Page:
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SARALA DEVI CHAUDHURANI (1872-1945)


Sarala Devi an educationist and feminist, was daughter of Rabindranath Tagore’s older sister, Swarna Kumari Devi (qv) and Janakinath Ghoshal. Growing up in the Tagore household, she had the benefit of the cultural and political milieu of that environment. She was taught initially at home, and then went to Bethune school and college, where she met the poet Kamini Ray (q.v.) and Lady Abala Bose (q.v.). A talented singer and musician, she was involved with the Congress from her college days, and published a book of patriotic lyrics titled Shotogan (A Hundred Songs). In 1905 she married Rambhuj Chaudhuri, a Punjabi Brahmin of Lahore. He edited the nationalistic Urdu paper Hindustan, and was thus often under the scrutiny of the Raj. They had one son, Dipak.

Sarala Devi worked for women’s upliftment in the area around Lahore and proposed a scheme for the education of women in purdah. She also believed in the necessity of physical culture, and therefore instituted the Birastami Utsav, a sports and athletics festival. In 1904 she opened a swadeshi shop called Lakkhir Bhandar. For her efforts in promoting swadeshi trade, the Indian National Congress gave her a gold medal. In 1910 she convened the first meeting of the Bharat Stree Mahamandal, the first major Indian women’s organisation set up by a woman, and she did this because she felt that the men working for women’s emancipation lived ‘under the shade of Manu’. The Mahamandal identified purdah as the biggest stumbling block to women, and accordingly resolved to train teachers to go into the zenana and teach basic skills. In 1930 she opened a school, the Bharat Stree Shiksha Sadan, in Calcutta (now Kolkata). Her later years were taken up with spiritual search and meditation.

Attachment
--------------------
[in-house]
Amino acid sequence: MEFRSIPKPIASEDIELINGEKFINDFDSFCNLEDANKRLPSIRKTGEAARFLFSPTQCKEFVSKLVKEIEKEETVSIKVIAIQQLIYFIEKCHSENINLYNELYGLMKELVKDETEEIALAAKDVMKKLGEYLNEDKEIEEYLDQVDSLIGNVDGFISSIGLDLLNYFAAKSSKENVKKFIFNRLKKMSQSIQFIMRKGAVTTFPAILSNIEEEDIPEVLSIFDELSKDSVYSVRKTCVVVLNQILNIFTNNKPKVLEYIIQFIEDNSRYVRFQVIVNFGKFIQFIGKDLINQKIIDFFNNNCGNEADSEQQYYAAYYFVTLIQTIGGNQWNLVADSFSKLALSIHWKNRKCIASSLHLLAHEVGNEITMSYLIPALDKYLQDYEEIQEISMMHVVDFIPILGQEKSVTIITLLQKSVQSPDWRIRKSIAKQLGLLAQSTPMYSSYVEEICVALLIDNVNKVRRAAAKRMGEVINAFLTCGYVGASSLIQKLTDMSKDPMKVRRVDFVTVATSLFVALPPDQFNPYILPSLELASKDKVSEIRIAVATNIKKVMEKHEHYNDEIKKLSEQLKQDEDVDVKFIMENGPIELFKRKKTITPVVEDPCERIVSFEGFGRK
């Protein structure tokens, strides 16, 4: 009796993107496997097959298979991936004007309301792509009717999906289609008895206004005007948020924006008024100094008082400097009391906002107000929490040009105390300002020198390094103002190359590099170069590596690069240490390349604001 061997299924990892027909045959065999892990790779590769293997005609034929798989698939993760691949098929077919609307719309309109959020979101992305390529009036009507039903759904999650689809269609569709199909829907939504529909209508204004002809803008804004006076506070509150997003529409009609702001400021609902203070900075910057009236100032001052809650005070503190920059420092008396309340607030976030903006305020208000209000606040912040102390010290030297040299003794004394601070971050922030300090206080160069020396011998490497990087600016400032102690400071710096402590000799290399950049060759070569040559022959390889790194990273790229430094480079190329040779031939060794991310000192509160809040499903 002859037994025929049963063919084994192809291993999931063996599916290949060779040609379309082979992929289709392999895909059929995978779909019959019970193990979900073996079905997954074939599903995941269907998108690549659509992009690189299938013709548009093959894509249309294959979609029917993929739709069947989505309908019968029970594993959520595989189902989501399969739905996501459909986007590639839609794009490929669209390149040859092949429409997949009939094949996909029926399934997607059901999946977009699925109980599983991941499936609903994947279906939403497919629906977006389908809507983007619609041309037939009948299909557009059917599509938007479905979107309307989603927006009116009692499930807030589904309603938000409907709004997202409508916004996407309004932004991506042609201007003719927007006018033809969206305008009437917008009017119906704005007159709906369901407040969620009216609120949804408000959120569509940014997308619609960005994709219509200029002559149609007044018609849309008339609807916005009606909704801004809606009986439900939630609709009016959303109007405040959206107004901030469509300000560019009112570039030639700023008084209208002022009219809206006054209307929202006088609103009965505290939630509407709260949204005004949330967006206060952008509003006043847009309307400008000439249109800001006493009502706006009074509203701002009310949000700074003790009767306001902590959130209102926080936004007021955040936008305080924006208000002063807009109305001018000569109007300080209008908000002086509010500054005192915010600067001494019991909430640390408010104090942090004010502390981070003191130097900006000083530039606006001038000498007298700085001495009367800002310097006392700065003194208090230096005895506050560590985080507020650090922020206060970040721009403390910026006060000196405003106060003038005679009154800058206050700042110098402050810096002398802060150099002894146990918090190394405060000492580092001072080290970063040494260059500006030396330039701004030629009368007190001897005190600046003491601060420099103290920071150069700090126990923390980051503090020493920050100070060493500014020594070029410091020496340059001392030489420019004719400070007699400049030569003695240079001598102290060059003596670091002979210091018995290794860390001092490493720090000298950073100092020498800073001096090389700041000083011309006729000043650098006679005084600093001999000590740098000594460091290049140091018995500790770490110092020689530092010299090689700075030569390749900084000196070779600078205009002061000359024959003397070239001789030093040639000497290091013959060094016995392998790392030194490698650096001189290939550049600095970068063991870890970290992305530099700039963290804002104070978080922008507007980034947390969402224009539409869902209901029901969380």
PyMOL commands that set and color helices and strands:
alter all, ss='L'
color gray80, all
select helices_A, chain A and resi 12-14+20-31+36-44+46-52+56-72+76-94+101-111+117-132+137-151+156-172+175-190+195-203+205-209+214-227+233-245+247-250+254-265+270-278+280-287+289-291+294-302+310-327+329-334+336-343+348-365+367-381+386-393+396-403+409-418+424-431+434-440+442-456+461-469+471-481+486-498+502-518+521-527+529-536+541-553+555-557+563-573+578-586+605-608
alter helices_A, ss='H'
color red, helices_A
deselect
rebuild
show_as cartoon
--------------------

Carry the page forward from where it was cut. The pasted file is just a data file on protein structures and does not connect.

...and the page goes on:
‘Sarala Debi Chaudhurani’s Jibaner Jhara Pata many fallen leaves remain a chiaroscuro of a life well experienced — very rare for most women of her times.’ She contributed in the family journal, Bharati.
 
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